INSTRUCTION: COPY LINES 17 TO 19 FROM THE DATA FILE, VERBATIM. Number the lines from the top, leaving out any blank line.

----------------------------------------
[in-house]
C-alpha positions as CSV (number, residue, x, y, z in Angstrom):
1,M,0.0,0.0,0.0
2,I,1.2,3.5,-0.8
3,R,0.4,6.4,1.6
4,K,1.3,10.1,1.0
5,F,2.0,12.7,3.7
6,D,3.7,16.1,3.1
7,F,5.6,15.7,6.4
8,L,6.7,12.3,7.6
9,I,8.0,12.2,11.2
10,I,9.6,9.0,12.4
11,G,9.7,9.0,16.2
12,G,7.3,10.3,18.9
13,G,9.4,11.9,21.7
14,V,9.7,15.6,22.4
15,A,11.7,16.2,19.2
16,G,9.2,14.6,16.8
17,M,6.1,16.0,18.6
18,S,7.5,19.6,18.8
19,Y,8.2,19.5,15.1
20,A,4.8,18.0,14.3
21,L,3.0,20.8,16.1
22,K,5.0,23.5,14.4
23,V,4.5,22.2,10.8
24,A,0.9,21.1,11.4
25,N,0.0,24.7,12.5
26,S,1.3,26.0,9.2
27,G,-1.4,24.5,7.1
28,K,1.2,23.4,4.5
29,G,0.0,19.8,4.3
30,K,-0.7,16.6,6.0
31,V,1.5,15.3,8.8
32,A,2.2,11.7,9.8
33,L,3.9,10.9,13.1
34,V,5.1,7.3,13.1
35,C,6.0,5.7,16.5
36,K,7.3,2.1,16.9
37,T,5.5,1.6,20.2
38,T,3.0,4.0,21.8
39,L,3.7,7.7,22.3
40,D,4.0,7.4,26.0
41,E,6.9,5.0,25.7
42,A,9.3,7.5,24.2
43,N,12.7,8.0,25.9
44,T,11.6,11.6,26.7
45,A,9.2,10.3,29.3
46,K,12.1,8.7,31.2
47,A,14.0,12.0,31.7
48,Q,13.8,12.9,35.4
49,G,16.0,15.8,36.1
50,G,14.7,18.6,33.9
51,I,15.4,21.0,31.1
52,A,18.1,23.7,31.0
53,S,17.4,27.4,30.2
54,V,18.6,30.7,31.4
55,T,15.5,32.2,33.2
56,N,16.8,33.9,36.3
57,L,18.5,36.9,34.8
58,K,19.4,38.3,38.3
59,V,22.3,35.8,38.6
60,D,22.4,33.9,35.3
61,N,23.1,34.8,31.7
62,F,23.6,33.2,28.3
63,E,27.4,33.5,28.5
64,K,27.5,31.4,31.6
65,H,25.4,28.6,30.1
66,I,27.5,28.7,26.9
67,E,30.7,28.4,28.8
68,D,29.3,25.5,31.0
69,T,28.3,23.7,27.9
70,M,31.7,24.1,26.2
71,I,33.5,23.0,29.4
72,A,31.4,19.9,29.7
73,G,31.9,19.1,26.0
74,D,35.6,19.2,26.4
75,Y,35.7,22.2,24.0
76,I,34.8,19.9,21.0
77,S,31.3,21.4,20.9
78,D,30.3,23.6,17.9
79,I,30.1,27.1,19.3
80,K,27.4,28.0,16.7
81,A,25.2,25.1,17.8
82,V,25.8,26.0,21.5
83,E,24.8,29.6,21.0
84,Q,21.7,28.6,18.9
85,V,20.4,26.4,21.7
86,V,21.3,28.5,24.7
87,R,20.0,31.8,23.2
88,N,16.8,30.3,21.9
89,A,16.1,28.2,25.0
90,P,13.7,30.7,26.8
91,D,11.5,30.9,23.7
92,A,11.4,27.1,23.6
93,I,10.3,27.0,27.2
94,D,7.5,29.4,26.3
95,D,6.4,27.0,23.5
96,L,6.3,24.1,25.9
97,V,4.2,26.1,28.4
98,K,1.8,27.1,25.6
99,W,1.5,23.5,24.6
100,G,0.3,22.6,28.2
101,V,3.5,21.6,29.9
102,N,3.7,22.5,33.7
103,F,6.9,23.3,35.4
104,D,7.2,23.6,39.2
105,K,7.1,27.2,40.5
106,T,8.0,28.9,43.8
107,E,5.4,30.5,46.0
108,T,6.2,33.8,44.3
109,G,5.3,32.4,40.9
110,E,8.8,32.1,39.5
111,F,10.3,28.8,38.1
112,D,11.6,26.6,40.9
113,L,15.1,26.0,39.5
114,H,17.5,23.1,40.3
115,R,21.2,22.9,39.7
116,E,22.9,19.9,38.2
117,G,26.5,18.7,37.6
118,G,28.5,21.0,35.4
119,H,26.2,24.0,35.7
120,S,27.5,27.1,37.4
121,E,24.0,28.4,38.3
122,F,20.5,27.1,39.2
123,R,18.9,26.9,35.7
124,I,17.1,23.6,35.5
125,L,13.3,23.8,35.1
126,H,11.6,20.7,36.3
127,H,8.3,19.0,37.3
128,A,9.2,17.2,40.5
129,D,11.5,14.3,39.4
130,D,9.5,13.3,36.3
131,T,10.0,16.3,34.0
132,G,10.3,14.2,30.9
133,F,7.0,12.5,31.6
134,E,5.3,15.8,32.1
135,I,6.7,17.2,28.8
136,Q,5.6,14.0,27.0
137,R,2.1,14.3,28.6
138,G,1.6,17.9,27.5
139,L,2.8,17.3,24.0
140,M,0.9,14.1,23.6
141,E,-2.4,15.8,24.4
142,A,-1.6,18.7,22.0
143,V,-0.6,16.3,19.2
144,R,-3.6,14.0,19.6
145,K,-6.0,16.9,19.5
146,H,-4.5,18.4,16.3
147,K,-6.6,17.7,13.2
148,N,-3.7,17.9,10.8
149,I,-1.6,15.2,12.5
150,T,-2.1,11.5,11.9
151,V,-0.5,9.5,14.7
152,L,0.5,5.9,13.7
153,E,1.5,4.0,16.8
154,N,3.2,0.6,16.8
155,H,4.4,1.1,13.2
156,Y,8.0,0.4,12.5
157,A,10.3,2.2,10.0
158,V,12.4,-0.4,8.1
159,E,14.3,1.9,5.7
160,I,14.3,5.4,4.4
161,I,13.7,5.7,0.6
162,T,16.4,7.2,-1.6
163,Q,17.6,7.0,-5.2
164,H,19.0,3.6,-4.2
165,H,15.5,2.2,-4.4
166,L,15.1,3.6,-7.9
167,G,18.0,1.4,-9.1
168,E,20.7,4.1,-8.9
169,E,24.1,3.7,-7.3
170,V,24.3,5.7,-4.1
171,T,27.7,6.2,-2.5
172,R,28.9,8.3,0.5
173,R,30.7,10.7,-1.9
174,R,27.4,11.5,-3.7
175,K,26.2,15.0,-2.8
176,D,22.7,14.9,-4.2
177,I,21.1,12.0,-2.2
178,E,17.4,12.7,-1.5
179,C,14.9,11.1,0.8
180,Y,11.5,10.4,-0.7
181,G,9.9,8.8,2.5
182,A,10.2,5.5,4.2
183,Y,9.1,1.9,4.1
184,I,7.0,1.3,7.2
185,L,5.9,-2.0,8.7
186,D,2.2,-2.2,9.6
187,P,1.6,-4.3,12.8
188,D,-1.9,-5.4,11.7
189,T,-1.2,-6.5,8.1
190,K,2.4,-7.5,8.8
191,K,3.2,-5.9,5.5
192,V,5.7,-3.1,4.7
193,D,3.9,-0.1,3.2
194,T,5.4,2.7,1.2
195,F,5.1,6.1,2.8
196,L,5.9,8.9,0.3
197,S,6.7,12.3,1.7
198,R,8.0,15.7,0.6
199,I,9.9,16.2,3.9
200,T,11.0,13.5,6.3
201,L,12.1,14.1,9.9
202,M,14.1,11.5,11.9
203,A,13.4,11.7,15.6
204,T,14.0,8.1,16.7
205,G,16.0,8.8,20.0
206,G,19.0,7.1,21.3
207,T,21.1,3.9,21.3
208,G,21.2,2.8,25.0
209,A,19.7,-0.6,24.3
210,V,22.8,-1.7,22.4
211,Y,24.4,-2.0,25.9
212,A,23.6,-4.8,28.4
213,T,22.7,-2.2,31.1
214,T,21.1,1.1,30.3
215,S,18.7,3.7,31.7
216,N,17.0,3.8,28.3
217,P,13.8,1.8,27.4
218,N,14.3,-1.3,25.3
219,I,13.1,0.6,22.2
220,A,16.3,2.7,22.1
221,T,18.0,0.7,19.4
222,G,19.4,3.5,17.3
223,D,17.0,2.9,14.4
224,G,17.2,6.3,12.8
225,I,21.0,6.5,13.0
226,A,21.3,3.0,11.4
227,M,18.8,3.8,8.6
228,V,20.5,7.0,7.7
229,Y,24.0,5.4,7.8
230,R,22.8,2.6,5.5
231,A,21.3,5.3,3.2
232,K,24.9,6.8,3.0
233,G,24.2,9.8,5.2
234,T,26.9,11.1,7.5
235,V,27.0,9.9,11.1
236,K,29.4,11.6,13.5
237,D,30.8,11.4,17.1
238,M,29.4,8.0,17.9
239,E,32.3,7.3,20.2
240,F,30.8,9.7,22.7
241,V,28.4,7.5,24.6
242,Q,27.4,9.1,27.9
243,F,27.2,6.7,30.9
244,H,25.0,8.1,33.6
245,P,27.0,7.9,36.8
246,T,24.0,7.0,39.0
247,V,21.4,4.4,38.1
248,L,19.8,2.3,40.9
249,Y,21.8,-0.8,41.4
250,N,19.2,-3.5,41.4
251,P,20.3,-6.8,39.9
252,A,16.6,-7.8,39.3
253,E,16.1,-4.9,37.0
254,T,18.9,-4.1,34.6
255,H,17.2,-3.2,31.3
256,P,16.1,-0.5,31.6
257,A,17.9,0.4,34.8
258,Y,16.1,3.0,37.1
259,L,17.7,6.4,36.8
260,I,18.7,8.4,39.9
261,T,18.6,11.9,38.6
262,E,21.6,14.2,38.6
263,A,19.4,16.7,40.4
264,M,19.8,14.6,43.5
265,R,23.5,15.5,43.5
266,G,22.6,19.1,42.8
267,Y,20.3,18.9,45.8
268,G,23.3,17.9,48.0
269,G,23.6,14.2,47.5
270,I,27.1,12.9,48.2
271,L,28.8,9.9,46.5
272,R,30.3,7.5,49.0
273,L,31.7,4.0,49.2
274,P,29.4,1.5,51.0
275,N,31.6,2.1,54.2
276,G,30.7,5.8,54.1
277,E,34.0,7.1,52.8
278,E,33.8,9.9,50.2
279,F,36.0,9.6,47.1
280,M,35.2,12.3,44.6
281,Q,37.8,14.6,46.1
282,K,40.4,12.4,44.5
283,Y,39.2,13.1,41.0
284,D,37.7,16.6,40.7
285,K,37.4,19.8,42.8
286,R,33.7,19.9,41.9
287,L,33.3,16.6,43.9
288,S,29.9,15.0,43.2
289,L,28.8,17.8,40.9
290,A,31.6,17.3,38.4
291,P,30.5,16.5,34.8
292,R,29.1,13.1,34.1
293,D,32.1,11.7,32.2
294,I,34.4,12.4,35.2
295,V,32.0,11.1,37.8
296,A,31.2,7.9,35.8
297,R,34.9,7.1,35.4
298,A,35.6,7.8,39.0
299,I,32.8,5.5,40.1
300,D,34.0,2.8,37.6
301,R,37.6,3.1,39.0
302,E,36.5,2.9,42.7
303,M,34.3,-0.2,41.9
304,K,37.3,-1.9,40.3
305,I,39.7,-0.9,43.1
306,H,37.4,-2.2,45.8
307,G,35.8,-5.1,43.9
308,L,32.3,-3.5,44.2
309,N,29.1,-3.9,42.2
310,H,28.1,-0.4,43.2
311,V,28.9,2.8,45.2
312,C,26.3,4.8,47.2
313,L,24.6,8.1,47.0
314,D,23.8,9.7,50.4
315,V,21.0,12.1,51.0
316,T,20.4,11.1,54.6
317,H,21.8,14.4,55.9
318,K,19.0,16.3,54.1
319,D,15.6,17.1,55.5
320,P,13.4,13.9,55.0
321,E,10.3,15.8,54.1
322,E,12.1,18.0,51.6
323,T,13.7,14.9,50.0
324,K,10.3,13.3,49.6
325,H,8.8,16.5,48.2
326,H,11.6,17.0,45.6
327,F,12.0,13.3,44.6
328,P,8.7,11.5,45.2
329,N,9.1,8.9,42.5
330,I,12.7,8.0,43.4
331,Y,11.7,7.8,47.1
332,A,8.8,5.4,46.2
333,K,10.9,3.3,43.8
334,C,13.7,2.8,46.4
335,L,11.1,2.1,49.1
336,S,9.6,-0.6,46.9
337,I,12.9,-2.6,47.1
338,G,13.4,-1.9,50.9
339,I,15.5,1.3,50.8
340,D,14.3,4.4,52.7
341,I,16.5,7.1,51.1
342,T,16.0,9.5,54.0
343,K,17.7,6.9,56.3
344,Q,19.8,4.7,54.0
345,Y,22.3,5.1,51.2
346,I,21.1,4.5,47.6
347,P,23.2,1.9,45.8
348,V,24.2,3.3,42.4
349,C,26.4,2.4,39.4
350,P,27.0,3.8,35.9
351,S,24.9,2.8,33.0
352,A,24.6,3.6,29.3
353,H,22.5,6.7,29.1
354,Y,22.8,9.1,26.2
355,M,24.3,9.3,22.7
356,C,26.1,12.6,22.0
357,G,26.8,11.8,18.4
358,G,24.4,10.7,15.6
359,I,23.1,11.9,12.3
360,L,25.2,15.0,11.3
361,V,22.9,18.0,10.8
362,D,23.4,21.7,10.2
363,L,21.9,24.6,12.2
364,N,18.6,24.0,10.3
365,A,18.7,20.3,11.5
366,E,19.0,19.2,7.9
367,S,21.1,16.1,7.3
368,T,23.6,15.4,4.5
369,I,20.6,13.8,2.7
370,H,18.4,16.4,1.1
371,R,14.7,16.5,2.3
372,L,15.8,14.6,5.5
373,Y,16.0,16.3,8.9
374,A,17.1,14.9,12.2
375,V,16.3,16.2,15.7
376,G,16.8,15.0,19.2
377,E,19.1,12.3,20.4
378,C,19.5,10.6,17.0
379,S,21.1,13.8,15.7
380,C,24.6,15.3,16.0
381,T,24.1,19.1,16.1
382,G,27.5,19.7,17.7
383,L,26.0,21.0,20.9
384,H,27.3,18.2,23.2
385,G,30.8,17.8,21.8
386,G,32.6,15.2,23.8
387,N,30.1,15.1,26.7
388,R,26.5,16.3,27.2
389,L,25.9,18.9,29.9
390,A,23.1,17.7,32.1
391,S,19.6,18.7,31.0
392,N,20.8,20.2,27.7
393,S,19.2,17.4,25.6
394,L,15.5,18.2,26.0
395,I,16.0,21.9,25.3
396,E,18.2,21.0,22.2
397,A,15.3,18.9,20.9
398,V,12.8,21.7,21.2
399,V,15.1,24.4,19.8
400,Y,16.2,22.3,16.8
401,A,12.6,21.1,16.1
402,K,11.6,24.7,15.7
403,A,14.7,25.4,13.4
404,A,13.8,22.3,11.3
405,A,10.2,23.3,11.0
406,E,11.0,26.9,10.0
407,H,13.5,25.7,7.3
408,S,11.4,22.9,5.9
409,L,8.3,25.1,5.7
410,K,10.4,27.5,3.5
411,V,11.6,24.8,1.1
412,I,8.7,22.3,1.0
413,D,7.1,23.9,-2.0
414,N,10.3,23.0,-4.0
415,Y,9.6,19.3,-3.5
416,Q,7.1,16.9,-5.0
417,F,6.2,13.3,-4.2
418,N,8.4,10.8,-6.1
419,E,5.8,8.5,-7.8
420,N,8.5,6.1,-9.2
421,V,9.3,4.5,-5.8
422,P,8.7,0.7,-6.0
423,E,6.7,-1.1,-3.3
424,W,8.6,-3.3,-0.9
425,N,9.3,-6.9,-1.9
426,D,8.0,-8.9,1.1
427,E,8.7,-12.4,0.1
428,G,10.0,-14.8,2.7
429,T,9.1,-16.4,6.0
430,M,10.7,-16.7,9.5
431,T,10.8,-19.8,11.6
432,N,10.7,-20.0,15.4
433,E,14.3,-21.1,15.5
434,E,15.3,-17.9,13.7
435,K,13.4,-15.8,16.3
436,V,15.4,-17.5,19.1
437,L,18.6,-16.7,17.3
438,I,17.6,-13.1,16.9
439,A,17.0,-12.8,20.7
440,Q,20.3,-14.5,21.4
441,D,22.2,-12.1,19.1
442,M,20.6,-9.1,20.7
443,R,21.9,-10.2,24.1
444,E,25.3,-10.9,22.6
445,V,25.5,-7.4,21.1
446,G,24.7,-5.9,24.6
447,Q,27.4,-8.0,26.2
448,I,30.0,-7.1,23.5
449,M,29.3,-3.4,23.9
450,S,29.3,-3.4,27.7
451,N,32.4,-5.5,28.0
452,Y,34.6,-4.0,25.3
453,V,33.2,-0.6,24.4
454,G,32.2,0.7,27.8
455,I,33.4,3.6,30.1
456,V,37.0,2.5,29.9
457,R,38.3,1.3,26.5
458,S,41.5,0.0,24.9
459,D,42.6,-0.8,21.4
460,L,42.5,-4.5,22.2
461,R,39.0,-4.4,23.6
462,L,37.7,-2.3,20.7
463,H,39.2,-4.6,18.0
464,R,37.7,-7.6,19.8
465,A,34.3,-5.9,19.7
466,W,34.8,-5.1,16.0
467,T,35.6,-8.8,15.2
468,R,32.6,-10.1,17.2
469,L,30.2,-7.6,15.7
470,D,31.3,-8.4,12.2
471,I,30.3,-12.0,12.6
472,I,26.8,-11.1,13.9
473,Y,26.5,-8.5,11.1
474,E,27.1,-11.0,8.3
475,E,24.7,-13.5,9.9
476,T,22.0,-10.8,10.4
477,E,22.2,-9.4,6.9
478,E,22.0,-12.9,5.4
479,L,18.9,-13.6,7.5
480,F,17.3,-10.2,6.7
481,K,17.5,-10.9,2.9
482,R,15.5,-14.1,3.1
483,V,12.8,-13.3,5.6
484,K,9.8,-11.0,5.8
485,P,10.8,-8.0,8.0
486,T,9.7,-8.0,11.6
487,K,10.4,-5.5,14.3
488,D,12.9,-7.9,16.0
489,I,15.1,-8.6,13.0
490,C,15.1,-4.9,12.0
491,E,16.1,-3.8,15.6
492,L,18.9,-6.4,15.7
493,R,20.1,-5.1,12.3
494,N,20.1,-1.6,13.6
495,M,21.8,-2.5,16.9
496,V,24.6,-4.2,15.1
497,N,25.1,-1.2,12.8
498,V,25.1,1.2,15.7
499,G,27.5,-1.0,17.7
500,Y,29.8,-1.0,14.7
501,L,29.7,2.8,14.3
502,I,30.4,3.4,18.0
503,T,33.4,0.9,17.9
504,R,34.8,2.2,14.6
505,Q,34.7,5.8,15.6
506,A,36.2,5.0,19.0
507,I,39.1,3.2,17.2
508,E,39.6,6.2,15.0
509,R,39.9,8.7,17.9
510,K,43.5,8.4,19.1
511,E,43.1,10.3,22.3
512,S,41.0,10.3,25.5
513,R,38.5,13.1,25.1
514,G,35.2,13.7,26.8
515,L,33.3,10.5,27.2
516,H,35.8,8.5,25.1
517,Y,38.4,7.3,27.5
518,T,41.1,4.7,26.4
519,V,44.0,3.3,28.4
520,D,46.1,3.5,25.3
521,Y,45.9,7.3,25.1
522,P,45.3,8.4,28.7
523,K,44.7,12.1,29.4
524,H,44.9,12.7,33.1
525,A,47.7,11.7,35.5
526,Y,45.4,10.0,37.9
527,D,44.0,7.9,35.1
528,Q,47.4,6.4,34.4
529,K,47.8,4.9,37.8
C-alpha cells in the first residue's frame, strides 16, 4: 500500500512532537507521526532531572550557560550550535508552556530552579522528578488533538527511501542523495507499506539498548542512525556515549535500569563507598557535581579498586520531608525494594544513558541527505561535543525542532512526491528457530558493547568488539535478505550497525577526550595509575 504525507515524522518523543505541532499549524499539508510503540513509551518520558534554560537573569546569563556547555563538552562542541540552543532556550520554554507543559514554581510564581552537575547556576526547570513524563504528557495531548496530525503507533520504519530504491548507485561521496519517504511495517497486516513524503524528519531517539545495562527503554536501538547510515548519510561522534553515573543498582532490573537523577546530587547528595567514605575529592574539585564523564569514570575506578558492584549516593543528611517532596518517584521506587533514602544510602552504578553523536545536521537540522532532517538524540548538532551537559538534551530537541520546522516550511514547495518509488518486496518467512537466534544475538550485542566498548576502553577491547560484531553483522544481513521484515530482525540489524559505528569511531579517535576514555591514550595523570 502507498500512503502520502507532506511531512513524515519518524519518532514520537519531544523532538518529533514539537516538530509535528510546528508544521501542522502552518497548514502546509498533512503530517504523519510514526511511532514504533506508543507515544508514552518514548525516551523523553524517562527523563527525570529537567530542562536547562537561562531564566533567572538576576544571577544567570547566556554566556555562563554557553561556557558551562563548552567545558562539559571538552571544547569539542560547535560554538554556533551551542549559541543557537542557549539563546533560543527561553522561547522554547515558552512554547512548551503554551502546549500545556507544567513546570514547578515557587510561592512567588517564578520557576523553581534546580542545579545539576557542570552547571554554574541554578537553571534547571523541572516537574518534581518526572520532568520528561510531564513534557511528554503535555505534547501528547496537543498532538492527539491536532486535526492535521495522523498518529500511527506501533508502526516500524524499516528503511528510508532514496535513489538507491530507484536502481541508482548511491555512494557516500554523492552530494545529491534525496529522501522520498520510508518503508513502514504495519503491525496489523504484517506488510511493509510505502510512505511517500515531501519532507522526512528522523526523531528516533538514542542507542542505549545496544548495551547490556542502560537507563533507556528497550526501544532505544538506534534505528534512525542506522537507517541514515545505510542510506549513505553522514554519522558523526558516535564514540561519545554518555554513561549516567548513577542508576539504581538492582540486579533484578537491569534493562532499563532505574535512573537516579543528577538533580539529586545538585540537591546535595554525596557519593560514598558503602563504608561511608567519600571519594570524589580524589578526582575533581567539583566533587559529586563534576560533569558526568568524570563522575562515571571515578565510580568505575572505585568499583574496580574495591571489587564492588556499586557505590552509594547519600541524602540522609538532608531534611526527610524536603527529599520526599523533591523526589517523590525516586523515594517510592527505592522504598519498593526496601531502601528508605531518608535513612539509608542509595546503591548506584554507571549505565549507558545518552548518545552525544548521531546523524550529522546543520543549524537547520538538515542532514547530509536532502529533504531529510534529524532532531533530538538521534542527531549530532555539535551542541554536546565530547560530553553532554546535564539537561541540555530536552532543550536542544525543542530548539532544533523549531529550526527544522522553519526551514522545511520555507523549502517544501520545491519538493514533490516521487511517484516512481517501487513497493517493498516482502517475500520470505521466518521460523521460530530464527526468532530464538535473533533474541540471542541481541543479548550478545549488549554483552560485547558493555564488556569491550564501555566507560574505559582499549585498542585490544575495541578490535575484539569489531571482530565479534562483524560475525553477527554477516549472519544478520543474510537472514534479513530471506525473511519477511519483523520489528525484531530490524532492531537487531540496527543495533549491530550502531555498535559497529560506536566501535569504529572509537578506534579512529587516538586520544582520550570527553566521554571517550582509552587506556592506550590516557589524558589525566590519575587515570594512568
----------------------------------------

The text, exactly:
15,A,11.7,16.2,19.2
16,G,9.2,14.6,16.8
17,M,6.1,16.0,18.6